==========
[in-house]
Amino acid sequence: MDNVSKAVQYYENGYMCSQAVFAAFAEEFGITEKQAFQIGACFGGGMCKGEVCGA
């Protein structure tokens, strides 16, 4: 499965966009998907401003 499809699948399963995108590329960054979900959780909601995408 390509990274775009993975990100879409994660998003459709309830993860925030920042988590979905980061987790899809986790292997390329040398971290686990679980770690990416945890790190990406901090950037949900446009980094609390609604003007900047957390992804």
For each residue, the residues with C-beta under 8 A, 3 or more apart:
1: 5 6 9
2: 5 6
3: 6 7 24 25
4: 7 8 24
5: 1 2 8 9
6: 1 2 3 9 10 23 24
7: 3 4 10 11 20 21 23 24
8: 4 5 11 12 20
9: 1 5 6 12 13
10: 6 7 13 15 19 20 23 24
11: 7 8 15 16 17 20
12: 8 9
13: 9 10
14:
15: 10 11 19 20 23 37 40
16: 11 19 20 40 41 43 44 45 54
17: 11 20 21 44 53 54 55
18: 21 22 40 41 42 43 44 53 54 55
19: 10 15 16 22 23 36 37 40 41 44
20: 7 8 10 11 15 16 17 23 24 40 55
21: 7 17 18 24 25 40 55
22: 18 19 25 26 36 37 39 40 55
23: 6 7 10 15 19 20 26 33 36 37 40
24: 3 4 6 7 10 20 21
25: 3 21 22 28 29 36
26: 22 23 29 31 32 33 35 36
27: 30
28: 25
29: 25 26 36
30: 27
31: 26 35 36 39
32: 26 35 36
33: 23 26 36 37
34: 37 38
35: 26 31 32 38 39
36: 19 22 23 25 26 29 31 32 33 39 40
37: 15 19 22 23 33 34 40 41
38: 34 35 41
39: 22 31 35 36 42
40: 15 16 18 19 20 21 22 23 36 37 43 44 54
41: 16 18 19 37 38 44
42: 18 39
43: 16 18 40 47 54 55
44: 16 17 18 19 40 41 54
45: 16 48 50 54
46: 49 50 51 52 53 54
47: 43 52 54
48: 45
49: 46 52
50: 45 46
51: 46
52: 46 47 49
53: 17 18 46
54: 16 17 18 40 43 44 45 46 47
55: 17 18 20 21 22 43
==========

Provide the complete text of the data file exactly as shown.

[in-house]
Amino acid sequence: MDNVSKAVQYYENGYMCSQAVFAAFAEEFGITEKQAFQIGACFGGGMCKGEVCGA
């Protein structure tokens, strides 16, 4: 499965966009998907401003 499809699948399963995108590329960054979900959780909601995408 390509990274775009993975990100879409994660998003459709309830993860925030920042988590979905980061987790899809986790292997390329040398971290686990679980770690990416945890790190990406901090950037949900446009980094609390609604003007900047957390992804």
For each residue, the residues with C-beta under 8 A, 3 or more apart:
1: 5 6 9
2: 5 6
3: 6 7 24 25
4: 7 8 24
5: 1 2 8 9
6: 1 2 3 9 10 23 24
7: 3 4 10 11 20 21 23 24
8: 4 5 11 12 20
9: 1 5 6 12 13
10: 6 7 13 15 19 20 23 24
11: 7 8 15 16 17 20
12: 8 9
13: 9 10
14:
15: 10 11 19 20 23 37 40
16: 11 19 20 40 41 43 44 45 54
17: 11 20 21 44 53 54 55
18: 21 22 40 41 42 43 44 53 54 55
19: 10 15 16 22 23 36 37 40 41 44
20: 7 8 10 11 15 16 17 23 24 40 55
21: 7 17 18 24 25 40 55
22: 18 19 25 26 36 37 39 40 55
23: 6 7 10 15 19 20 26 33 36 37 40
24: 3 4 6 7 10 20 21
25: 3 21 22 28 29 36
26: 22 23 29 31 32 33 35 36
27: 30
28: 25
29: 25 26 36
30: 27
31: 26 35 36 39
32: 26 35 36
33: 23 26 36 37
34: 37 38
35: 26 31 32 38 39
36: 19 22 23 25 26 29 31 32 33 39 40
37: 15 19 22 23 33 34 40 41
38: 34 35 41
39: 22 31 35 36 42
40: 15 16 18 19 20 21 22 23 36 37 43 44 54
41: 16 18 19 37 38 44
42: 18 39
43: 16 18 40 47 54 55
44: 16 17 18 19 40 41 54
45: 16 48 50 54
46: 49 50 51 52 53 54
47: 43 52 54
48: 45
49: 46 52
50: 45 46
51: 46
52: 46 47 49
53: 17 18 46
54: 16 17 18 40 43 44 45 46 47
55: 17 18 20 21 22 43